My Forbes Op-ed on Google's Disregard for the Law

My new Forbes' op-edGoogle Disregards the Law, tells the sordid story behind today's story of Google apparently agreeing to settle a criminal investigation with the Department of Justice for ~$500m for promoting and accepting advertising from illegal online pharmacies.

 

  • The op-ed sadly chronicles that this latest law-breaking by Google is part of a well-established pattern of disregard for the rule of law.
  • If one cannot trust a public Fortune 100 company to obey the law, one cannot trust them overall as I explain in much great detail in my new book "Search & Destroy Why You Can't Trust Google Inc."

My Washington Times Op-ed on Google

The Washington Times published my op-ed on why you can't trust Google Inc., which highlights two of the main themes, privacy and property rights, of my new book: "Search & Destroy Why You Can't Trust Google Inc."

  • Please see the op-ed here.
  • Please see my book site here.

Announcing My New Book: Search & Destroy Why You Can't Trust Google Inc.

I've long thought there was a big untold story about Google, essentially a book all about Google, but told from a user's perspective, rather than the well-worn path of Google books told largely from Google's own paternal perspective.

 

 

 

Given that Google is the most ubiquitous, powerful and disruptive company in the world, it seemed logical to me that users, and people affected by Google, had a lot of important and fundamental questions about Google that no book had ever tried to answer in a straightforward and well-defended manner.

Pro-Regulation Camp Seeks to Undermine Competition Policy in AT&T/T-Mobile Review

Like pro-regulation forces did everything they could to undermine competition policy to justify FCC net neutrality regulation last year, those same FreePress-led pro-regulation forces are focused in 2011 on trying to characterize the AT&T/T-Mobile combination as a threat to competition -- so that they can impose new regulations on AT&T that they can then try and force on the rest of the industry.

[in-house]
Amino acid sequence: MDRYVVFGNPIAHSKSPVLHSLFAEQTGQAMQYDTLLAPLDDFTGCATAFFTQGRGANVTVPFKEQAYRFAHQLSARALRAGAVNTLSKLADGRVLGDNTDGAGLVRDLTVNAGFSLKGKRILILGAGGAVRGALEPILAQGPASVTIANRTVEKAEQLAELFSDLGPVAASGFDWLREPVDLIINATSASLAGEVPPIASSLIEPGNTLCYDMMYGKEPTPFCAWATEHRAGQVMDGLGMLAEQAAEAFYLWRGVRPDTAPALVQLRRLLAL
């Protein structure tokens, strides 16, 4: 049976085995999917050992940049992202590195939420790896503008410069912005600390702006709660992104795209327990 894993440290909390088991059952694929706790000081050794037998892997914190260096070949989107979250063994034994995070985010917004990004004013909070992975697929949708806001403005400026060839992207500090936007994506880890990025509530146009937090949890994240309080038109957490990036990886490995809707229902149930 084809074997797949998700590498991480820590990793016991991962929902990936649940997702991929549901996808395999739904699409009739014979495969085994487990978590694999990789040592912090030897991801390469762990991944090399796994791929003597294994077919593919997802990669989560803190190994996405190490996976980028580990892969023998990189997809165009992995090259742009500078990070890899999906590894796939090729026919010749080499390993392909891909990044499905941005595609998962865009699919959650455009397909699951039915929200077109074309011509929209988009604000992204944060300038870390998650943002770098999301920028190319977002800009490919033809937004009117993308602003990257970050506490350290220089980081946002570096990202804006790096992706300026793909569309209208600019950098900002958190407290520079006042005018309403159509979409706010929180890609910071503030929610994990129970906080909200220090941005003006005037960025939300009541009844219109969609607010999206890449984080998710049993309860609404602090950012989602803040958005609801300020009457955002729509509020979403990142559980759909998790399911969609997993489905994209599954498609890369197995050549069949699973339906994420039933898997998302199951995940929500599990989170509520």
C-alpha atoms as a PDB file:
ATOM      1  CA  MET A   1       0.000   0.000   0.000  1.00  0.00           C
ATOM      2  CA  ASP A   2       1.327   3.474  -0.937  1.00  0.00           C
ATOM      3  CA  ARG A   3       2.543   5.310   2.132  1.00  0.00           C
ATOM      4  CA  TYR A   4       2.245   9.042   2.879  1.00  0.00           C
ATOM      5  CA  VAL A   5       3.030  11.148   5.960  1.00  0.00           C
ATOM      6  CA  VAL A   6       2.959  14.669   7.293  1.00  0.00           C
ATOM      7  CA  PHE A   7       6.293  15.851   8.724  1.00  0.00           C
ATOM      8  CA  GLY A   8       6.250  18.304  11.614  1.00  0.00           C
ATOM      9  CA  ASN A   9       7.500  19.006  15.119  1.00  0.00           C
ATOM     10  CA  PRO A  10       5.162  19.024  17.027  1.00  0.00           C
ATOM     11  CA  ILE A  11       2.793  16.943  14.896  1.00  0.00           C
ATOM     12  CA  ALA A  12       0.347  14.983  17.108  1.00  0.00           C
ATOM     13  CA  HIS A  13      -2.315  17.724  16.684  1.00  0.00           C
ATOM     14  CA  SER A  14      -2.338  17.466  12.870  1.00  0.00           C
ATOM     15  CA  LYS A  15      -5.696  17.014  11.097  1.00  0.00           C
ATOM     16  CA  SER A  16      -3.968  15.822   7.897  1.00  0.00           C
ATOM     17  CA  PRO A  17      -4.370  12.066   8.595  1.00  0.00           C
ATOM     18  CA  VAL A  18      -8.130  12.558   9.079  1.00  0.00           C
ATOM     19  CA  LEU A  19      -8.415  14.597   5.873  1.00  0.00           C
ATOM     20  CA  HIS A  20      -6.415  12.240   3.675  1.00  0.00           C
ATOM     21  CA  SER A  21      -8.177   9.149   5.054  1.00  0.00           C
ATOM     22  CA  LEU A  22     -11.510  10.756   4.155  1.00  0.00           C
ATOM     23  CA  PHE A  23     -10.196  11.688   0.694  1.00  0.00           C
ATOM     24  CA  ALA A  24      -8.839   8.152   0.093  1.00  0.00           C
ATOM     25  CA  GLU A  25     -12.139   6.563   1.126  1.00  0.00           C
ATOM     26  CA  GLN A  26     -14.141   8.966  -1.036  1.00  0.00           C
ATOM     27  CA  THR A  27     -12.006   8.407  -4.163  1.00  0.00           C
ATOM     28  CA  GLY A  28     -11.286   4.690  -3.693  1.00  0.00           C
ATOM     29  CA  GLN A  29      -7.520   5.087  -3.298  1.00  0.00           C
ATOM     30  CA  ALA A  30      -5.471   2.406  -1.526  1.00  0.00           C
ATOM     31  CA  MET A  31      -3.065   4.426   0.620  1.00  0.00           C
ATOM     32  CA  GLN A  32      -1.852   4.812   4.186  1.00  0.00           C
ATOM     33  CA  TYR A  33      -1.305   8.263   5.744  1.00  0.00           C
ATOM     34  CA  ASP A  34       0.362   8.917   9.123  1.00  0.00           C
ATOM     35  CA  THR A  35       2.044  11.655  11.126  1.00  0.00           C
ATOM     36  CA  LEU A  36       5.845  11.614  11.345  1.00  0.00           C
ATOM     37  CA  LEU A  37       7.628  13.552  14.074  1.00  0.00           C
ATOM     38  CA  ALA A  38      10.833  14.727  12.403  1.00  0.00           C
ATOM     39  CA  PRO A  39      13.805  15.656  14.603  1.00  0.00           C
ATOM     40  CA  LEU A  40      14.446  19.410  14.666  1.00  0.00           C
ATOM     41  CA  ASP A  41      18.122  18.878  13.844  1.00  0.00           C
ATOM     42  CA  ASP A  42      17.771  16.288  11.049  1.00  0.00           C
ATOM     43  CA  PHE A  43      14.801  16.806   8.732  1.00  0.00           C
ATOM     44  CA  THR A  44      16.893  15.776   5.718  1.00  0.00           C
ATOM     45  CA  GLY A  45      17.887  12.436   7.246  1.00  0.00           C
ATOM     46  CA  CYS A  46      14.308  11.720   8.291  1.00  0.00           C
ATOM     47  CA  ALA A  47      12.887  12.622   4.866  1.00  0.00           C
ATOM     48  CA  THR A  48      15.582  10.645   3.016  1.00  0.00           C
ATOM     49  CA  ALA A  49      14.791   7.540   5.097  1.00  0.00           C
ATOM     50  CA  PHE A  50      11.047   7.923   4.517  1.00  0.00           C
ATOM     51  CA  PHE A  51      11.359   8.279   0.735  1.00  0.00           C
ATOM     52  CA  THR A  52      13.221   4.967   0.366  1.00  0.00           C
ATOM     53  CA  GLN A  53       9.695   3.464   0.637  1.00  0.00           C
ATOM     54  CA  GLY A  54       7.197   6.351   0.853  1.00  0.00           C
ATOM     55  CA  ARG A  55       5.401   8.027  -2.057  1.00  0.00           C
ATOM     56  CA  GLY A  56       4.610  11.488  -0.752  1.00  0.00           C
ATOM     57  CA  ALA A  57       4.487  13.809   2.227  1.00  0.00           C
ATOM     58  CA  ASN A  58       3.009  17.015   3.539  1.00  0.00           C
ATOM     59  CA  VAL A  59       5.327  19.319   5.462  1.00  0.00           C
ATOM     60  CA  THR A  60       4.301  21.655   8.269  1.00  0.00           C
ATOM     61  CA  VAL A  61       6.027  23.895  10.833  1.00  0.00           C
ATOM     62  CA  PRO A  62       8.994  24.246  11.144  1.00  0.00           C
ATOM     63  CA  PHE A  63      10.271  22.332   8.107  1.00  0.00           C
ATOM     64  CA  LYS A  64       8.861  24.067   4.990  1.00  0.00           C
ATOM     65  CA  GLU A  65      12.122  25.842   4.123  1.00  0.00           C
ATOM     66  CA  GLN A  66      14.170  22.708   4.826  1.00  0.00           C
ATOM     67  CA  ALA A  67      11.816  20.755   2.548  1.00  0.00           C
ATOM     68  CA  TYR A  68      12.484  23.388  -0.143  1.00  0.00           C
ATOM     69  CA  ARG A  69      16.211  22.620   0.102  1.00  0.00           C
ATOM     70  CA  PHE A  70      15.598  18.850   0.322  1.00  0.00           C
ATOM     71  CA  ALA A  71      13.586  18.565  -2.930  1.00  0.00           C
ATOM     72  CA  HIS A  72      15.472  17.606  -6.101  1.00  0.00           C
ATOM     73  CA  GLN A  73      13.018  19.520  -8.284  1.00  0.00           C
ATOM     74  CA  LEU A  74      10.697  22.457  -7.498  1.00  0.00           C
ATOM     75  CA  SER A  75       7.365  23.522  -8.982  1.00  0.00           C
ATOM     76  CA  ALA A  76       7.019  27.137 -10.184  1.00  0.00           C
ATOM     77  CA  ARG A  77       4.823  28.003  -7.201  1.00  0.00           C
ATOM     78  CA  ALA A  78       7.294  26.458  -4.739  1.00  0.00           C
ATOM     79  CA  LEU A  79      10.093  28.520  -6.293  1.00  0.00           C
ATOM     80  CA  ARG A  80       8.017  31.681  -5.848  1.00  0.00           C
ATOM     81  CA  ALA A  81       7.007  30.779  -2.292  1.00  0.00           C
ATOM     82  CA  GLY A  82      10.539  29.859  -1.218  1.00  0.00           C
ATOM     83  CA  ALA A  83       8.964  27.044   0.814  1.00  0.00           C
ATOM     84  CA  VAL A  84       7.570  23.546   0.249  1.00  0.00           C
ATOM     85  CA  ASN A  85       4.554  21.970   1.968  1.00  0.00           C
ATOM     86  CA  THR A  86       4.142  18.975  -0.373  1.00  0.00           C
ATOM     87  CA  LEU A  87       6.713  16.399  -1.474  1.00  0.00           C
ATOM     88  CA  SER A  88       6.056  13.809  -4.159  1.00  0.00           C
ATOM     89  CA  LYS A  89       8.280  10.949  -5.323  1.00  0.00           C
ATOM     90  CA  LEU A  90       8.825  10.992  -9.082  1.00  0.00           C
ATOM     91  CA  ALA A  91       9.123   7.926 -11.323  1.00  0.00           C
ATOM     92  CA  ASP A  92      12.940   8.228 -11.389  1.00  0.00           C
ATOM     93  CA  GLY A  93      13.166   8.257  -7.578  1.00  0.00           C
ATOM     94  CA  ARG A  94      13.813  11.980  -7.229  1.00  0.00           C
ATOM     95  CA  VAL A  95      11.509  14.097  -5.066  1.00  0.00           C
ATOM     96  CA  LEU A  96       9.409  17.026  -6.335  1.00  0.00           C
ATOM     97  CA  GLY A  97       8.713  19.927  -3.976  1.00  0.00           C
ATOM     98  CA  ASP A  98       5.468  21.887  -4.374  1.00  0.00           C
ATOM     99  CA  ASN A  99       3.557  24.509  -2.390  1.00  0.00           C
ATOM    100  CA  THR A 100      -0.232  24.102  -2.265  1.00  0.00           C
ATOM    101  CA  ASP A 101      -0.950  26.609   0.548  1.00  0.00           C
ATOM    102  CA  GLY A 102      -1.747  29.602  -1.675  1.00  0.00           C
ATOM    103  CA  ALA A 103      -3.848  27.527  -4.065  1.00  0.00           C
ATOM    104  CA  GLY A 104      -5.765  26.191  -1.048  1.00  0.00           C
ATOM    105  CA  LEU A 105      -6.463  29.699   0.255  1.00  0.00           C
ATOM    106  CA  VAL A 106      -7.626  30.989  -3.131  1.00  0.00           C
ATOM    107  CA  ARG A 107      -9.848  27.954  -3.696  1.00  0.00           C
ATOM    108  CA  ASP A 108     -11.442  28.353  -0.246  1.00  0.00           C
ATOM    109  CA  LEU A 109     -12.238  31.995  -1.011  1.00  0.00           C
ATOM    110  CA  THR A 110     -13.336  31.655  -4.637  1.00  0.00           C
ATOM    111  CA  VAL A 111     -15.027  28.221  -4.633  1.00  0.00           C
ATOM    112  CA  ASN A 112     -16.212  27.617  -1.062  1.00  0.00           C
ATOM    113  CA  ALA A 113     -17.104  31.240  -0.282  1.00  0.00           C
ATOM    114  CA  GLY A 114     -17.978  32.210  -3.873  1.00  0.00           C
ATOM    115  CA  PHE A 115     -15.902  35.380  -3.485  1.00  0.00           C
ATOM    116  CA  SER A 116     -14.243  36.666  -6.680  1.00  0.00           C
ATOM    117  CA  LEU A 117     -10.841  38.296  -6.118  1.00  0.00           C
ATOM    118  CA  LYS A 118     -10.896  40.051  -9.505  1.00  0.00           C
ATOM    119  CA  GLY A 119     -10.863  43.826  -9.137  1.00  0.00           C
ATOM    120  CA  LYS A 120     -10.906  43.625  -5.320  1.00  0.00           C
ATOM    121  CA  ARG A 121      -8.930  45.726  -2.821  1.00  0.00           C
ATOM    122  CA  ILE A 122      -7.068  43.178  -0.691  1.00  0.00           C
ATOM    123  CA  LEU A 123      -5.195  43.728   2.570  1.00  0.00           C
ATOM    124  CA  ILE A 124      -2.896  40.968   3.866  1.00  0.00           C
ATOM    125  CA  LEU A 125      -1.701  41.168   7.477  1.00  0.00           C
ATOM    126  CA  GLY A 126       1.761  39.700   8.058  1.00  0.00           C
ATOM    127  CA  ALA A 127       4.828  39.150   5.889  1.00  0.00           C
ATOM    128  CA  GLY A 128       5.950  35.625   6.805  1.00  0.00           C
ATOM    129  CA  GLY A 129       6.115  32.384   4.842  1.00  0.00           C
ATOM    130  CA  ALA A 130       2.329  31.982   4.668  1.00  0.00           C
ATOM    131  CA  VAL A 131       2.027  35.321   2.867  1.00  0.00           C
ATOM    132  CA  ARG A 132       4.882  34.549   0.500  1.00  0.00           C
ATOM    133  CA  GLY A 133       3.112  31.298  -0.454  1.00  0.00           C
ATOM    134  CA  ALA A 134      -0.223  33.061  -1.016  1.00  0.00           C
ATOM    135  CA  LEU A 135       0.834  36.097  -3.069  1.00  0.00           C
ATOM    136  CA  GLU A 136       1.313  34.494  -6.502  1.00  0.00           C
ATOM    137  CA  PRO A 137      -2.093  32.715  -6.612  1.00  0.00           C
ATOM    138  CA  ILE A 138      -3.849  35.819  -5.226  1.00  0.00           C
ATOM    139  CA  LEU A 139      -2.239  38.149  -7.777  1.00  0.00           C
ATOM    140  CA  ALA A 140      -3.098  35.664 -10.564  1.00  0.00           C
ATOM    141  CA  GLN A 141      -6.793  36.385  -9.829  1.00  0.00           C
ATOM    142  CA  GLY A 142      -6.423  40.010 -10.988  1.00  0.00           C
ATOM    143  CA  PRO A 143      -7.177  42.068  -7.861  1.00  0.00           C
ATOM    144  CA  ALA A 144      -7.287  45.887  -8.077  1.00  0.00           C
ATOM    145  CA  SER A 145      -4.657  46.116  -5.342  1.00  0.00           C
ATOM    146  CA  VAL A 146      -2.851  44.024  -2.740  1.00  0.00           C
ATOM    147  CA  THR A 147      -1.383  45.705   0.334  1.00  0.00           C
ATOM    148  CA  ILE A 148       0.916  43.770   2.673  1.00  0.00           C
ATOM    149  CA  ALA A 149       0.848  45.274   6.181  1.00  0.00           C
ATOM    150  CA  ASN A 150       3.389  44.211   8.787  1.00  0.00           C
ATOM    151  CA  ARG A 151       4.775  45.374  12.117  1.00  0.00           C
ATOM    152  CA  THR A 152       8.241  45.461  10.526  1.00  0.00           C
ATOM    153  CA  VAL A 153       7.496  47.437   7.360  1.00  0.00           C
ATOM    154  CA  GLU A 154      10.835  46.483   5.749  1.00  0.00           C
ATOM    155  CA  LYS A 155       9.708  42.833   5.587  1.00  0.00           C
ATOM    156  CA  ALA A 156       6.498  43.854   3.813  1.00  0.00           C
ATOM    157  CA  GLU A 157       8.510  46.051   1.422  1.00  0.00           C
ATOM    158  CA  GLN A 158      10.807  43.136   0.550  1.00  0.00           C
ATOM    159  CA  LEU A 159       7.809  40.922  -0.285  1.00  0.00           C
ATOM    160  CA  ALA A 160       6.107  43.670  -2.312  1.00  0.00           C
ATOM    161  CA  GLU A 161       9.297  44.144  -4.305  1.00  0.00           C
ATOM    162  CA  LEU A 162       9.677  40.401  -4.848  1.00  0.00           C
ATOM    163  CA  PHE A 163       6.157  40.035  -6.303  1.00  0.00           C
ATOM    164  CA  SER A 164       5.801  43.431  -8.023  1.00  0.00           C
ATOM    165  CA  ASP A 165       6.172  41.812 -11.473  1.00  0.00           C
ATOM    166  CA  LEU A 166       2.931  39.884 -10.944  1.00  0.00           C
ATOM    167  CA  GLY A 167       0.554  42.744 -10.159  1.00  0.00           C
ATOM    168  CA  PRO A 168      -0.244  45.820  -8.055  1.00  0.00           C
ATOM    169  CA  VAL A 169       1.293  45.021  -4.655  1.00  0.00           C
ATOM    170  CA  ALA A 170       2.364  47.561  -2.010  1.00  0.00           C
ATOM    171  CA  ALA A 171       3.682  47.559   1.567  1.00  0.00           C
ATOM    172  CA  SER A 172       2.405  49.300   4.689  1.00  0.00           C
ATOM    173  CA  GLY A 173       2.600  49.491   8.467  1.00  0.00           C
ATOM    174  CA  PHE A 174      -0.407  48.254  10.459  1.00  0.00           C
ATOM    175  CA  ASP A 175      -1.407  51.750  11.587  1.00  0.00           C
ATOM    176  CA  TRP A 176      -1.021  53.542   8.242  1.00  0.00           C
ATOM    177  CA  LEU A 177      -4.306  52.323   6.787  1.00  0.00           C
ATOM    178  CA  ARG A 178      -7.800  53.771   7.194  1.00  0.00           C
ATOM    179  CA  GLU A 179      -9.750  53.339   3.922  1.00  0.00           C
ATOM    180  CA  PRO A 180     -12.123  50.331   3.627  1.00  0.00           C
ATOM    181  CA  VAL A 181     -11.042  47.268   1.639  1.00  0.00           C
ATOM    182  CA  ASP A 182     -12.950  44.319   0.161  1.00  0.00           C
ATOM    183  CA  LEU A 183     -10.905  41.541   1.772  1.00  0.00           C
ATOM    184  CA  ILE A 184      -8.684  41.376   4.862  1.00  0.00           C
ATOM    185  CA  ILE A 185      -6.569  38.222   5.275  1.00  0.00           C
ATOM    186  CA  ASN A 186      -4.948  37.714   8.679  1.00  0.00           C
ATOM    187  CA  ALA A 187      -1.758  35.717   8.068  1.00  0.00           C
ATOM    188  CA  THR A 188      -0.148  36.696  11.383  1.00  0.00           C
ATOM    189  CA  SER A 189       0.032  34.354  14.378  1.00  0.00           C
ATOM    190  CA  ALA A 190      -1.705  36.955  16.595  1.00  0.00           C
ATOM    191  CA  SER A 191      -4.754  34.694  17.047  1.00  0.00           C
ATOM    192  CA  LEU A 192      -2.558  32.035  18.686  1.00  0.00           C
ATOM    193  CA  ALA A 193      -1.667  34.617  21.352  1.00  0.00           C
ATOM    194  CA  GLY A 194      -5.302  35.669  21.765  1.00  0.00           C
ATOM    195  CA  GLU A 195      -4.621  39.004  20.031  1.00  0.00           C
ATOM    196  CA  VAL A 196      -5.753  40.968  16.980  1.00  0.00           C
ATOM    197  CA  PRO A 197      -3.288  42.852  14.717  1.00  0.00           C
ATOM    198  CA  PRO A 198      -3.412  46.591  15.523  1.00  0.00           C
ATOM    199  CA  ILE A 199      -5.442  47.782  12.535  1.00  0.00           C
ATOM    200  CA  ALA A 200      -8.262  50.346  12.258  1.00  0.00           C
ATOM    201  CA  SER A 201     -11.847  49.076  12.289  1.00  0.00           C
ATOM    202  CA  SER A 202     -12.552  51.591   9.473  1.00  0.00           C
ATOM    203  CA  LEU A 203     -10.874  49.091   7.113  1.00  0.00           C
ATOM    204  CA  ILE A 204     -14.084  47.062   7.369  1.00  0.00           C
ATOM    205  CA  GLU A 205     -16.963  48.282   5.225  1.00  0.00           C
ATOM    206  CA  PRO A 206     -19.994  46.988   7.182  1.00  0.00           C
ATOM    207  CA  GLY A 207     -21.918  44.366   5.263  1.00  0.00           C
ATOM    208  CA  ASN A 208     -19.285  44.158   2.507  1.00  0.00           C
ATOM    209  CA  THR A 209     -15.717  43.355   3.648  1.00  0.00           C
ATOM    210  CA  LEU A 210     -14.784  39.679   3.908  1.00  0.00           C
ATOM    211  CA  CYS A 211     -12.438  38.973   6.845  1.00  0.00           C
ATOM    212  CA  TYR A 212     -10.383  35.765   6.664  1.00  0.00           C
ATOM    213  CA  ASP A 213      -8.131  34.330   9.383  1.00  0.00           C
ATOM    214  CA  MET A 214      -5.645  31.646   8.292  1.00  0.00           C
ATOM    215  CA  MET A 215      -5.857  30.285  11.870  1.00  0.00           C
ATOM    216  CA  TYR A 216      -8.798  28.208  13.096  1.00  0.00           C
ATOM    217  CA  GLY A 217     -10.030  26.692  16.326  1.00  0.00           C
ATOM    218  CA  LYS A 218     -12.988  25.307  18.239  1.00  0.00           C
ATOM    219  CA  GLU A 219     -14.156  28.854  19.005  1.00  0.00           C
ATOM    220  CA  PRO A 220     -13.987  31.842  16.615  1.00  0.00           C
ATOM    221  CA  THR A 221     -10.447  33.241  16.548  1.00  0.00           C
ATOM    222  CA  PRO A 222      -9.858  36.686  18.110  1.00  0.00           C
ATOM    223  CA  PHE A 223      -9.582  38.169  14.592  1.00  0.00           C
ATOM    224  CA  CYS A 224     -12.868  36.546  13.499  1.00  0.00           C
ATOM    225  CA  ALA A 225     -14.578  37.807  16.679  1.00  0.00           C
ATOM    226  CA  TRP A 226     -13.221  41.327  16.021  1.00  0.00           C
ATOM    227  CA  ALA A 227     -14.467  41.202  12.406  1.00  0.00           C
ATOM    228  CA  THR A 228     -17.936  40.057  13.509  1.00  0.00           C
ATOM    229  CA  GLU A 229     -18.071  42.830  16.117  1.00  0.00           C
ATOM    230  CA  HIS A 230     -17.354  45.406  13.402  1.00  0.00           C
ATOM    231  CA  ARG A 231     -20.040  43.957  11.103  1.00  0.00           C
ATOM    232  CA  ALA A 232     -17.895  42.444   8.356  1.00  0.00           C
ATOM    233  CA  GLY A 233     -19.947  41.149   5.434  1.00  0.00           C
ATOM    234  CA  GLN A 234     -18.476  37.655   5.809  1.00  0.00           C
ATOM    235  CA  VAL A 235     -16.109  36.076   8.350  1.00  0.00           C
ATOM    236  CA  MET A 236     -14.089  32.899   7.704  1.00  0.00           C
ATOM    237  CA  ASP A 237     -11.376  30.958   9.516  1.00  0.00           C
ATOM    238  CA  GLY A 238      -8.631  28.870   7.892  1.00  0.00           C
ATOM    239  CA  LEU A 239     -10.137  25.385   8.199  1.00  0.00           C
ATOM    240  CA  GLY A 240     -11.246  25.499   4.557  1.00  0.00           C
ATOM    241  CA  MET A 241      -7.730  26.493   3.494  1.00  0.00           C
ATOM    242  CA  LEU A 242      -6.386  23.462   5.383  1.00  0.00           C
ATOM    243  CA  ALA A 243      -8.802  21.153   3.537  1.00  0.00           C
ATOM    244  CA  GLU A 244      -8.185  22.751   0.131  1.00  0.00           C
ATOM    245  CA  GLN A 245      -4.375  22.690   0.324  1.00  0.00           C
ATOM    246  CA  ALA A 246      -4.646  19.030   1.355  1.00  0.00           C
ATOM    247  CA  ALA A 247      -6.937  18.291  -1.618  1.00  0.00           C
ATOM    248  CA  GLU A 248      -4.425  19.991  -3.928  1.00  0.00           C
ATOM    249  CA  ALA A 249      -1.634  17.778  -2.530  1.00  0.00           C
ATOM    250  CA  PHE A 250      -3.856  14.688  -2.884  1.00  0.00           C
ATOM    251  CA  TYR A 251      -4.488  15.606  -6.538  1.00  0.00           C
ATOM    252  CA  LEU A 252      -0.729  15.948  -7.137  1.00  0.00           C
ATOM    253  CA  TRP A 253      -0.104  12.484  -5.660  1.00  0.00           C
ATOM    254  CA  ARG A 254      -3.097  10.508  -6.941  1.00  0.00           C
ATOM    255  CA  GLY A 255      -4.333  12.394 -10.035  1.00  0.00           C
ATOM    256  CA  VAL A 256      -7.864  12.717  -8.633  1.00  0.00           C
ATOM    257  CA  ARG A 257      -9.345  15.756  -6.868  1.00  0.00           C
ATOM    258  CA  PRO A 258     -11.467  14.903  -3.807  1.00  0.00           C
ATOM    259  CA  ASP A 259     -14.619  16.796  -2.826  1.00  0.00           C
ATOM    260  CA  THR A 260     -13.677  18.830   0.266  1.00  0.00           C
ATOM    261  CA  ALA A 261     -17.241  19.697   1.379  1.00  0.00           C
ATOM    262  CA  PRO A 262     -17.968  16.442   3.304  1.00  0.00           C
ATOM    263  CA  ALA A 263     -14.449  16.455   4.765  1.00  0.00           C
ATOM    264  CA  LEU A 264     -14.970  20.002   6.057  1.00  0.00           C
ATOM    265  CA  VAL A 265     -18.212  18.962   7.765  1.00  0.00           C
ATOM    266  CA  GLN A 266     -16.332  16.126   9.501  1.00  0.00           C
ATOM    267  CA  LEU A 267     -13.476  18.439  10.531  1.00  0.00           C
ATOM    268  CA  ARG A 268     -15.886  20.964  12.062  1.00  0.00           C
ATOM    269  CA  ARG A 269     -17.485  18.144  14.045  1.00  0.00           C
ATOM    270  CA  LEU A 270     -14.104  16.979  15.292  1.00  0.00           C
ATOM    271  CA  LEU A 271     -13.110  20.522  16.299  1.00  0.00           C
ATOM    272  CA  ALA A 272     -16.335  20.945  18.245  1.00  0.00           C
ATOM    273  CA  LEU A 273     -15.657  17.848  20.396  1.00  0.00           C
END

The problem is that the FreePress-led pro-regulation forces are trying to convince people of the preposterous claim that the AT&T/T-Mobile merger will reconstitute the Ma Bell Monopoly when the obvious facts are that AT&T is no longer dominant 27 years after the Bell-break-up.

The Senate Judiciary Antitrust Subcommittee hearing on the AT&T-T-Mobile merger is entitled: "The AT&T/T-Mobile Merger: Is Humpty Dumpty Being Put Back Together Again?"

 

Just like it was preposterous last year that the U.S. was falling behind on broadband because of insufficient competition, it is preposterous that the AT&T/T-Mobile merger will reconstitute the the Ma Bell monopoly.

 

Google vs Apple: How Business Models Drive Disrespect vs Respect for Privacy

How business models are aligned or not with users' privacy interests, will be spotlighted at the Senate Judiciary hearing Tuesday on "Protecting Mobile Privacy" featuring Google and Apple officials as witnesses.

 

  • Expect the term "privacy conflict of interest" to become more common and important as companies who don't work for users, hurtle into the future increasingly tracking, analyzing and using users' private information and behavior without users' meaningful consent.

 

While the Senate Subcommittee on Privacy will hear from both Google and Apple witnesses on how their companies handle users' WiFi location data, their testimony will provide stark contrast in the companies' privacy conflicts of interests.

Google vs Apple concerning alignment with users' interests:

First, 97% of Google's ~$30b in annual revenues comes from advertisers, whereas ~99% of Apple's ~$87b in annual revenue comes directly from customers who buy and use Apple's products and services.